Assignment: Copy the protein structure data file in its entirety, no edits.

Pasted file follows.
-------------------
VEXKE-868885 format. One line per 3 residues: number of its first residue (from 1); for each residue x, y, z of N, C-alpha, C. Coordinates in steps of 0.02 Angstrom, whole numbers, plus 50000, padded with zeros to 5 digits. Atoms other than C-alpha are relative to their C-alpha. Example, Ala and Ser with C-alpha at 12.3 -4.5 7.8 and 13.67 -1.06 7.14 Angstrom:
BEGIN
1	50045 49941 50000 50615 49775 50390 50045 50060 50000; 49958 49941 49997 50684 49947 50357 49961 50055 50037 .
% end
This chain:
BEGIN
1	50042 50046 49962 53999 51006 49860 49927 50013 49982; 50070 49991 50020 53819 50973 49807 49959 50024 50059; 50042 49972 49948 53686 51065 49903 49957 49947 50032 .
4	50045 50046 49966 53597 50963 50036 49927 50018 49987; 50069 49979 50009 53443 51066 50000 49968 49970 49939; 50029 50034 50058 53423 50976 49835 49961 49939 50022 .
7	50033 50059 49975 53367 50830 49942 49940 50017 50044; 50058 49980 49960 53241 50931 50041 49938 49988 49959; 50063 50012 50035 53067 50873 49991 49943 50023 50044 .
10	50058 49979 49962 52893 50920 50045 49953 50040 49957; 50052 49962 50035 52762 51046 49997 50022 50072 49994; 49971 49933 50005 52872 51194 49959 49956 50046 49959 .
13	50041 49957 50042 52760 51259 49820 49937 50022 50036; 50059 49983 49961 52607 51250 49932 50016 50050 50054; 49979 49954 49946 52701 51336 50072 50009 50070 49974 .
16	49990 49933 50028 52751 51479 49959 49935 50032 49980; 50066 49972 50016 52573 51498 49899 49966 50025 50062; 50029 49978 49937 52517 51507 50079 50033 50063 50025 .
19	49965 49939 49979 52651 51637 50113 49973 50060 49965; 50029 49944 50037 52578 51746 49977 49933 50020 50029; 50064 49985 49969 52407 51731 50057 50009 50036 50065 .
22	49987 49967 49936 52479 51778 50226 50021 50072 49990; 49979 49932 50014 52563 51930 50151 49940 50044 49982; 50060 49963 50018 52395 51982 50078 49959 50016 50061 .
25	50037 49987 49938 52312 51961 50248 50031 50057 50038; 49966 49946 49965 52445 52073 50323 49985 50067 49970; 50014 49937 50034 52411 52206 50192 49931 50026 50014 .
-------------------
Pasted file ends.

VEXKE-868885 format. One line per 3 residues: number of its first residue (from 1); for each residue x, y, z of N, C-alpha, C. Coordinates in steps of 0.02 Angstrom, whole numbers, plus 50000, padded with zeros to 5 digits. Atoms other than C-alpha are relative to their C-alpha. Example, Ala and Ser with C-alpha at 12.3 -4.5 7.8 and 13.67 -1.06 7.14 Angstrom:
BEGIN
1	50045 49941 50000 50615 49775 50390 50045 50060 50000; 49958 49941 49997 50684 49947 50357 49961 50055 50037 .
% end
This chain:
BEGIN
1	50042 50046 49962 53999 51006 49860 49927 50013 49982; 50070 49991 50020 53819 50973 49807 49959 50024 50059; 50042 49972 49948 53686 51065 49903 49957 49947 50032 .
4	50045 50046 49966 53597 50963 50036 49927 50018 49987; 50069 49979 50009 53443 51066 50000 49968 49970 49939; 50029 50034 50058 53423 50976 49835 49961 49939 50022 .
7	50033 50059 49975 53367 50830 49942 49940 50017 50044; 50058 49980 49960 53241 50931 50041 49938 49988 49959; 50063 50012 50035 53067 50873 49991 49943 50023 50044 .
10	50058 49979 49962 52893 50920 50045 49953 50040 49957; 50052 49962 50035 52762 51046 49997 50022 50072 49994; 49971 49933 50005 52872 51194 49959 49956 50046 49959 .
13	50041 49957 50042 52760 51259 49820 49937 50022 50036; 50059 49983 49961 52607 51250 49932 50016 50050 50054; 49979 49954 49946 52701 51336 50072 50009 50070 49974 .
16	49990 49933 50028 52751 51479 49959 49935 50032 49980; 50066 49972 50016 52573 51498 49899 49966 50025 50062; 50029 49978 49937 52517 51507 50079 50033 50063 50025 .
19	49965 49939 49979 52651 51637 50113 49973 50060 49965; 50029 49944 50037 52578 51746 49977 49933 50020 50029; 50064 49985 49969 52407 51731 50057 50009 50036 50065 .
22	49987 49967 49936 52479 51778 50226 50021 50072 49990; 49979 49932 50014 52563 51930 50151 49940 50044 49982; 50060 49963 50018 52395 51982 50078 49959 50016 50061 .
25	50037 49987 49938 52312 51961 50248 50031 50057 50038; 49966 49946 49965 52445 52073 50323 49985 50067 49970; 50014 49937 50034 52411 52206 50192 49931 50026 50014 .